Sunday, January 4, 2015

The Importance of Story Telling

There is a rich history of storytelling in every culture I can think of.  Story telling is used to communicate information, teach lessons, tell about events, transmit cultural expectations and histories, and entertain.
This same rich history of storytelling winds it way through child development at all levels of development.  Children are encouraged from an early age to tell about events, retell stories, and make up stories.  Children practice telling about tasks and routine events, narrating activities and play, and producing narratives to tell about their experiences.   Carol Westby speaks a great deal about the culture of storytelling in language development and the importance for language and literacy development of children’s rehearsals of story telling and retelling in play with sibling, stuffed animals and dolls.  Narrative skill is a strong predictor of academic success.
Narrative production requires not only an understanding of event sequences, cause and effect, and story grammar, but also understanding of how people feel and react and respond.
According to Westby, there are different types of narratives; including scripts, recounts, accounts, event casts, and fictional stories. 
Studying narrative skills in children gives us an idea of how the child uses different sentence types and structures, how well they can recall and reformulate, their understanding of temporal and causal relationships between people and events, and much more. 


There are a variety of narrative development schema that have been proposed or researched. In the broadest and simplest terms, children move from:


  1. Heaps - This is the linguistic version of that pile of laundry you have in your head that the name evokes - at least to me. At this stage a narrative is simply a list of mostly nouns and verbs that label or describe the people, things, and actions, without any kind of organization.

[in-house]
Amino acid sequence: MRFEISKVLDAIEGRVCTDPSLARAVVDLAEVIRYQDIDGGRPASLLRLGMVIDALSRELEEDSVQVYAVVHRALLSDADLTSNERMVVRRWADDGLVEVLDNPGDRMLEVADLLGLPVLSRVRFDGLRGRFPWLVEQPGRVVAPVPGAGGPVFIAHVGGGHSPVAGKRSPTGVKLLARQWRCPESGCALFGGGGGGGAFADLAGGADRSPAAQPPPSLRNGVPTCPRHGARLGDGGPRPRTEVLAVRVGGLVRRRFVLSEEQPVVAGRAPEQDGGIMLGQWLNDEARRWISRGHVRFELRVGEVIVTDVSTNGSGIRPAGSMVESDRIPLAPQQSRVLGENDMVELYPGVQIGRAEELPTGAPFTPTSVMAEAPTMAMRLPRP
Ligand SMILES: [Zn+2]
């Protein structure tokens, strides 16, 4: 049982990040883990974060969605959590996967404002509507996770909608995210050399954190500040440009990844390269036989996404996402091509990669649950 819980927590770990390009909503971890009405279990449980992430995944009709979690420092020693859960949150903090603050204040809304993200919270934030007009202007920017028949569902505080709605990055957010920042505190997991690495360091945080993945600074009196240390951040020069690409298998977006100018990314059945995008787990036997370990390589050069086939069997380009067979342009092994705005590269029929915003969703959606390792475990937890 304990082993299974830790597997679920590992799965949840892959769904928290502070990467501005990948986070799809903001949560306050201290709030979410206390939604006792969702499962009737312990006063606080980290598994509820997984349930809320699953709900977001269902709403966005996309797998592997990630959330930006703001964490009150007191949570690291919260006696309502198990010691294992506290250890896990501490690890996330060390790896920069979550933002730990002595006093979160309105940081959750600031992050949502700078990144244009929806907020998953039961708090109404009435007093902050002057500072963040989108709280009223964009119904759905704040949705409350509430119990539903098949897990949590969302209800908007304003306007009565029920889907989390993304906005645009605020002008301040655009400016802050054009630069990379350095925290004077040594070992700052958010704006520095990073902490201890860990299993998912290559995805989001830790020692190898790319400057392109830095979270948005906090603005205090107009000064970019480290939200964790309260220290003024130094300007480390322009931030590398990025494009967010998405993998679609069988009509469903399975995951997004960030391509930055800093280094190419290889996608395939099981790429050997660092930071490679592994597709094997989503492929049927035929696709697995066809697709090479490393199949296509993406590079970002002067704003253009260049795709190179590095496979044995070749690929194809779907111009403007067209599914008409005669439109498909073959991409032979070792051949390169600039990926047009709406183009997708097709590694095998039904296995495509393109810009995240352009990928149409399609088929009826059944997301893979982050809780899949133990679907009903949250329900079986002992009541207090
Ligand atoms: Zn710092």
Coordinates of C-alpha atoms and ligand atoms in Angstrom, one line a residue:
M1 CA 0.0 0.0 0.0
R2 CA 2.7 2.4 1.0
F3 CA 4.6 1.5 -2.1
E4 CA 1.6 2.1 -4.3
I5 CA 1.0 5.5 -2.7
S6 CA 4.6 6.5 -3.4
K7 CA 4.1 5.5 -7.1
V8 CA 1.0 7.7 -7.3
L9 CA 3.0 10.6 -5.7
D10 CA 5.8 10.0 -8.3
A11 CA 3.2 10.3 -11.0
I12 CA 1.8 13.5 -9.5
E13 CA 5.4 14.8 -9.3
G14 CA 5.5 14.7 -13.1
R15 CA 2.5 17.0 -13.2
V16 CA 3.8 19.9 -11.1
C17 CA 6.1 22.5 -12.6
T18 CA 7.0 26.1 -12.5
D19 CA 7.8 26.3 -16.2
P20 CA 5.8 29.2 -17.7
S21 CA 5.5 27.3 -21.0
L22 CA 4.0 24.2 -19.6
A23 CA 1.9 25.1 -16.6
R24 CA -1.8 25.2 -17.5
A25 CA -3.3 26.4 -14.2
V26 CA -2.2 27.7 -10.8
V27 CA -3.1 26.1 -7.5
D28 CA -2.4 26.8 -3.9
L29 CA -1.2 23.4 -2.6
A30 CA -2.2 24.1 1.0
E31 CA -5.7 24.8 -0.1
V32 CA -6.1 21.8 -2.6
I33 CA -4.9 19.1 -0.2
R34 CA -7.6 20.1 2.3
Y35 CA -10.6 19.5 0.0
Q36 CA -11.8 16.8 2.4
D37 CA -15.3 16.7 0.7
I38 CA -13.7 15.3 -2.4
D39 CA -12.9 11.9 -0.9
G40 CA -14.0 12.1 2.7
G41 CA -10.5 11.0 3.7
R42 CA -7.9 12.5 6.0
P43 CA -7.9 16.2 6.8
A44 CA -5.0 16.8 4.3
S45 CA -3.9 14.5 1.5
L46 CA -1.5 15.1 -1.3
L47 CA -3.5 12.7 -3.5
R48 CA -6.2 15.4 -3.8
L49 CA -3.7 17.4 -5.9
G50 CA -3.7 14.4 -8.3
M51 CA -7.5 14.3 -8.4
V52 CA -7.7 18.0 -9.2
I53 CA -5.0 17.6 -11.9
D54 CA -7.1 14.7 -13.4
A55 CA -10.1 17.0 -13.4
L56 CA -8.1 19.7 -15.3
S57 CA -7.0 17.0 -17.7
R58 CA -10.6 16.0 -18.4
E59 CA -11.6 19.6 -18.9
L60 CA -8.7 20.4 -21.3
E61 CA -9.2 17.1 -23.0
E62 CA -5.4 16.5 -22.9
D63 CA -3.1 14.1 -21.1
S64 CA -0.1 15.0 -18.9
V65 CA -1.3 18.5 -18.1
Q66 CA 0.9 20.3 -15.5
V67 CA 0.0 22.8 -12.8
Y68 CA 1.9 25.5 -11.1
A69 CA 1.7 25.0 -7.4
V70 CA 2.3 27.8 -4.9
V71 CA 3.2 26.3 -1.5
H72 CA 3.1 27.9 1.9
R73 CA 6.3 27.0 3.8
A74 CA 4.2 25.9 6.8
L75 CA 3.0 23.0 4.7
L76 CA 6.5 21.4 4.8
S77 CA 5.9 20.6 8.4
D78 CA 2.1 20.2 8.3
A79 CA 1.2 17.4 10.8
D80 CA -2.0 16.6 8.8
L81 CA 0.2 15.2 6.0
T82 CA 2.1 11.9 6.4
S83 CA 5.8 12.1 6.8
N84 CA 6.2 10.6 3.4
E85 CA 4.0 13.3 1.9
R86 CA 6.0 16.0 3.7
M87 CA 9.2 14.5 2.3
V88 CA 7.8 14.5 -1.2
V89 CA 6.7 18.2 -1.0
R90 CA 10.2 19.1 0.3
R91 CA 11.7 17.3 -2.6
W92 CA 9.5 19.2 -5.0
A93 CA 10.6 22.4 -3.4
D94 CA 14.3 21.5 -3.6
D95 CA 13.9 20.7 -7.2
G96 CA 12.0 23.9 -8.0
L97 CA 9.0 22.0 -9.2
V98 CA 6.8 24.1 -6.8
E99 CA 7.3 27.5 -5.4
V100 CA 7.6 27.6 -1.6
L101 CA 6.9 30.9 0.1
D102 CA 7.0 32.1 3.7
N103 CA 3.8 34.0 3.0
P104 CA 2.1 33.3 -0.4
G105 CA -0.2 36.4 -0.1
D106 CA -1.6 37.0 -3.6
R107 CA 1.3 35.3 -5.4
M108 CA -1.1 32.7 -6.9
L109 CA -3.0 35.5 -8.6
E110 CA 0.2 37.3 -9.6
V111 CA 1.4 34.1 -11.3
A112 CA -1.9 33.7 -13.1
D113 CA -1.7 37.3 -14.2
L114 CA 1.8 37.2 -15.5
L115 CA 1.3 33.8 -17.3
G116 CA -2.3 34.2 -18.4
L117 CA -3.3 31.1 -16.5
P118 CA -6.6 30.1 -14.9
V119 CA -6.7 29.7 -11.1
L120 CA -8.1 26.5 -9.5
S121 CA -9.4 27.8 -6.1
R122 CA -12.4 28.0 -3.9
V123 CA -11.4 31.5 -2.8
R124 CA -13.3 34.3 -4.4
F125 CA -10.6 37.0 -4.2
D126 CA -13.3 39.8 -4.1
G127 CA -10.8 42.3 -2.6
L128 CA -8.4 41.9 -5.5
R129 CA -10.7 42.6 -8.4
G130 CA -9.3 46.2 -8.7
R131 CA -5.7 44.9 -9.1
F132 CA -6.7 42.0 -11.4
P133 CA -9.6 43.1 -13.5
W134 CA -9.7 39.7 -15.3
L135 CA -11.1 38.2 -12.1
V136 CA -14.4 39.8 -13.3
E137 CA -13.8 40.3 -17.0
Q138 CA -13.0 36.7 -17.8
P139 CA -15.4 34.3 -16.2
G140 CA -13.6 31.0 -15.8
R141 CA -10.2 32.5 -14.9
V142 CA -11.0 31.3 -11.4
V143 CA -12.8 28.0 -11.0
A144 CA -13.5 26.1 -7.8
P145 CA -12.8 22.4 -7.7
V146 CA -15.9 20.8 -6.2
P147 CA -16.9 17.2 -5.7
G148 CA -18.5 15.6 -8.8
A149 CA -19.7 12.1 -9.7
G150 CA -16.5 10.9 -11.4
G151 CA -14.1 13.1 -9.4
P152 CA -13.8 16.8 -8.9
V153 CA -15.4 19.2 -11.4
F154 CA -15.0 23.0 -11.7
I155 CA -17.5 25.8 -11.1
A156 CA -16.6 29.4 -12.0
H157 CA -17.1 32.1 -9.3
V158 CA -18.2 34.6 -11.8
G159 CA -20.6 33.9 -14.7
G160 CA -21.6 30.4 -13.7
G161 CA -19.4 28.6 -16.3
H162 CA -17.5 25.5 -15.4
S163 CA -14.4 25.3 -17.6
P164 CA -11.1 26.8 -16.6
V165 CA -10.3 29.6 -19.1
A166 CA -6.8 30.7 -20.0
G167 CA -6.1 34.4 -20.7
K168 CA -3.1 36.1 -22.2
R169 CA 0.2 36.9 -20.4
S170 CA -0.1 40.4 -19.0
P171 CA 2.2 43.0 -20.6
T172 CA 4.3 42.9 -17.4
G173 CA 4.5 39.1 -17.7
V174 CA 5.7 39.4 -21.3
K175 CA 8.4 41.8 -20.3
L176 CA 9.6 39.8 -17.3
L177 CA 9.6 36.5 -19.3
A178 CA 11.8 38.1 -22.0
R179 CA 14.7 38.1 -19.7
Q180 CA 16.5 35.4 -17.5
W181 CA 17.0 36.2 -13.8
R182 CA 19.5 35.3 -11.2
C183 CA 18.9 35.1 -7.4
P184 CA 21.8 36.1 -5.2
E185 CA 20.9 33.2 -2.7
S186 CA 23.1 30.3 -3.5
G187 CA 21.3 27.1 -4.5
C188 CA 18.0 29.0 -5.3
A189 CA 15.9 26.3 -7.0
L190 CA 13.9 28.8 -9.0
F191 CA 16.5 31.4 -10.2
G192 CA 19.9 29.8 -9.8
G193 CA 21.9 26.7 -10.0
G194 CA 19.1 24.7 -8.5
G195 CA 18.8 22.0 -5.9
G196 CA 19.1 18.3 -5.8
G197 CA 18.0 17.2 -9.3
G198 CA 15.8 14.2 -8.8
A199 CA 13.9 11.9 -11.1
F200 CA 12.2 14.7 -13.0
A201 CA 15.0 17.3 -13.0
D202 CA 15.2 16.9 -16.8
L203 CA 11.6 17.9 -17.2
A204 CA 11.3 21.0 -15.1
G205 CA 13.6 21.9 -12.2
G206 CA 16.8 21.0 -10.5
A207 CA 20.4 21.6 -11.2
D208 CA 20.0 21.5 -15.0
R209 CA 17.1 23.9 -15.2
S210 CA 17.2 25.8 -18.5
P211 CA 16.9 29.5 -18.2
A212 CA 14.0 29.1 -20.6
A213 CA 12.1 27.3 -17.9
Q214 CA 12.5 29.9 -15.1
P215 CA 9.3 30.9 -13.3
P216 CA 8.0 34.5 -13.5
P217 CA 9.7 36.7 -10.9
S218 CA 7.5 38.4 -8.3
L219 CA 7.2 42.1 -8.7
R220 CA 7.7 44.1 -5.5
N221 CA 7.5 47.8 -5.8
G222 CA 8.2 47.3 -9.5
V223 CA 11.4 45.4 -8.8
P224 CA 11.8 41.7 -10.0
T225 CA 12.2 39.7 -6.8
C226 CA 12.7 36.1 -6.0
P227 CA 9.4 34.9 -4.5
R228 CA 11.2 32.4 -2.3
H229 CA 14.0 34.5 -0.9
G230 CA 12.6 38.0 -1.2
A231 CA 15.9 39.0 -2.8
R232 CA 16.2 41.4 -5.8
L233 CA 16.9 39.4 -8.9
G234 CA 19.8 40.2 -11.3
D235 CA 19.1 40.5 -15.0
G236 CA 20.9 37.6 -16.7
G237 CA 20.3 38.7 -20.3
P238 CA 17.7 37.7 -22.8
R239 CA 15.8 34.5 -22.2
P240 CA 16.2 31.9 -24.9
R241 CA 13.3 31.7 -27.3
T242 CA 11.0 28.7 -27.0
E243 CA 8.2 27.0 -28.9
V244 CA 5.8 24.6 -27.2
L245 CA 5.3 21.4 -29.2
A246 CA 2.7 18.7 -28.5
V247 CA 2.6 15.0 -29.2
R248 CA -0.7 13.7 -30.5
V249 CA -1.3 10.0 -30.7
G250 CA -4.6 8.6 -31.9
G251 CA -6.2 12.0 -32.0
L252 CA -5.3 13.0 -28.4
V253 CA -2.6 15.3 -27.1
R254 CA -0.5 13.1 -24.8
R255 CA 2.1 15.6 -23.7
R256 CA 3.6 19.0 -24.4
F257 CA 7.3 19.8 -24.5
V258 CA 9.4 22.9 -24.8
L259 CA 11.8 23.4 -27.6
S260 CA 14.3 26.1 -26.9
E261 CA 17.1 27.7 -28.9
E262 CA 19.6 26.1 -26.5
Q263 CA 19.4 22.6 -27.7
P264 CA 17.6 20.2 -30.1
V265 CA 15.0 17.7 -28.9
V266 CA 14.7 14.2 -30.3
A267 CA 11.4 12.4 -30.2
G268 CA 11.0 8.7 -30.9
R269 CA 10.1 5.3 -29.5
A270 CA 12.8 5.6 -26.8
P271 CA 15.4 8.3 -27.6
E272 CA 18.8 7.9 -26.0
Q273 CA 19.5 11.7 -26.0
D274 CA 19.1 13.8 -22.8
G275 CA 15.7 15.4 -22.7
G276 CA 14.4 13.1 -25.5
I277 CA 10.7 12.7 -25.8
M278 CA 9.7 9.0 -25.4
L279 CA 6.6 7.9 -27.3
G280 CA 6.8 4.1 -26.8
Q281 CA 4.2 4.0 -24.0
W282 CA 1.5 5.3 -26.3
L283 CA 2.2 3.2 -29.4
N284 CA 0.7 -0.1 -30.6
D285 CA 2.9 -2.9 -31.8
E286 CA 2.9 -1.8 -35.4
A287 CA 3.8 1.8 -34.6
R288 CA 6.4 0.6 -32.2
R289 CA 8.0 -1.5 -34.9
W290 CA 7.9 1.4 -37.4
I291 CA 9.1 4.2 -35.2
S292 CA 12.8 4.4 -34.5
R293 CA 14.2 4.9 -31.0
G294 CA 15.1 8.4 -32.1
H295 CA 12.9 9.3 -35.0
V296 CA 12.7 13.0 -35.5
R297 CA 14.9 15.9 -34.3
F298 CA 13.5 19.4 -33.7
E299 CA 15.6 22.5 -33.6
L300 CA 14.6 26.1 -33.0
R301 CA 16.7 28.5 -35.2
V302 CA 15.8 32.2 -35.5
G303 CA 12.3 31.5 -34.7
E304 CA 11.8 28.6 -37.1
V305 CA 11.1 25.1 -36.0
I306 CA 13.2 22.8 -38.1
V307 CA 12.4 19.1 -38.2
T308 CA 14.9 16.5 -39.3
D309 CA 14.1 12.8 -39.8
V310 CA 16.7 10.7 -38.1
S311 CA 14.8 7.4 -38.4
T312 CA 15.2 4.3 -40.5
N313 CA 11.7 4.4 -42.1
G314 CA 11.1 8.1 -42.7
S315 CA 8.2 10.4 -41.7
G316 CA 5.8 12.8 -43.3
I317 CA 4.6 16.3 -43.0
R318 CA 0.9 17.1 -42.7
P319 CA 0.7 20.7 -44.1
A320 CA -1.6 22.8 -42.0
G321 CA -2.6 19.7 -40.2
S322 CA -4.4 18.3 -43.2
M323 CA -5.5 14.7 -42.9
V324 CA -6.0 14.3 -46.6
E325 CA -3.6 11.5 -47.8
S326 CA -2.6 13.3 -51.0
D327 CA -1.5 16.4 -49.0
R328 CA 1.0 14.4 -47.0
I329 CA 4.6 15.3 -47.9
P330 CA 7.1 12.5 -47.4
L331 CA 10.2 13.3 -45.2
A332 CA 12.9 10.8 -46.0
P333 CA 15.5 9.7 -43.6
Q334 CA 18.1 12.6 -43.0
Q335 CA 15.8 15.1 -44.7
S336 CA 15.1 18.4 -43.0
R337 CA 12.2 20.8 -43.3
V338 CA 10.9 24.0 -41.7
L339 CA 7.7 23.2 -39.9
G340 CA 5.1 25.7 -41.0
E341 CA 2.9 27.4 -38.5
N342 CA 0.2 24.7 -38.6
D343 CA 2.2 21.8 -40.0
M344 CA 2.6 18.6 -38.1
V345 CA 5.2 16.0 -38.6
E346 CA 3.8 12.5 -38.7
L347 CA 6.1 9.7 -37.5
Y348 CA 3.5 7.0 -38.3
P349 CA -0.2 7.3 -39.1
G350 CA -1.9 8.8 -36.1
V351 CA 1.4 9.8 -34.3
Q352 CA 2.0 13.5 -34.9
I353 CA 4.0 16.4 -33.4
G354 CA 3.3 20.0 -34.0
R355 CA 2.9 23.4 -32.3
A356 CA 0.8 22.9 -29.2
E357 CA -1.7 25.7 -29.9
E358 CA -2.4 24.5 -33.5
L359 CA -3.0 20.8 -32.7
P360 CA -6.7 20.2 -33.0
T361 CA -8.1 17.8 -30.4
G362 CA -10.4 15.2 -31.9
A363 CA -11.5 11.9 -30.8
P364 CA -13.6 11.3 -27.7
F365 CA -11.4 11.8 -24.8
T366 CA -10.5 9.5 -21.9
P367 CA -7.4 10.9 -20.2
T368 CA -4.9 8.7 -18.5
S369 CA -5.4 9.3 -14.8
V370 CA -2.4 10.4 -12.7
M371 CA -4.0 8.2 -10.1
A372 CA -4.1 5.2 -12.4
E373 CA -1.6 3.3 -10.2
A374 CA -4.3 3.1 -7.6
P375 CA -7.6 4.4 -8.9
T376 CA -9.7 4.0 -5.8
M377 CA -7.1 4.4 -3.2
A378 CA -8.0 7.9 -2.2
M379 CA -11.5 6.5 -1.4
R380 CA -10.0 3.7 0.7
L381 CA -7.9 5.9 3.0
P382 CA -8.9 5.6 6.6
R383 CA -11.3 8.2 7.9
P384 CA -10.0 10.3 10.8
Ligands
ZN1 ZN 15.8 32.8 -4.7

2. Sequences - Now some organization emerges. The utterances revolve around a topic or theme, a character, but without any order or plot.
  3. Simple or primitive narratives have some event that starts the story - an initiating event.  They also have some action after that and a consequence of that action. There is o real ending to the story at this point, and no explanation of why the action occurred or how anyone felt about it.  
  4. The next stage has been called a chain narrative, or can be broken into two stages: unfocused chain and focused chain.  As the name suggests there is some chain of events or sequencing that is either cause-effect or temporal in its elements.  In addition to the initiating event and the subsequent action there is now an additional action or reaction, which the character has some hint of motivation or a plan for. There is a conclusion, but not a strong resolution to the story. Researchers say there is no central character in an unfocused chain.  The chain of actions may be joined by conjunctions; such as “and,” “because,” and “but.”  The focused chain contains a central character and a logical sequence.
  5. A true narrative has a theme and a strong plot.  The character is more developed, and has motivation to react and act, the characters’ actions are logical and sequential. The main elements of stories are included at this stage - initiating event, the character’s plan or motivation, an action or attempt at action, a consequence to that, and a resolution or solution to the problem.
More on narratives next week.  How do you help children tell stories?

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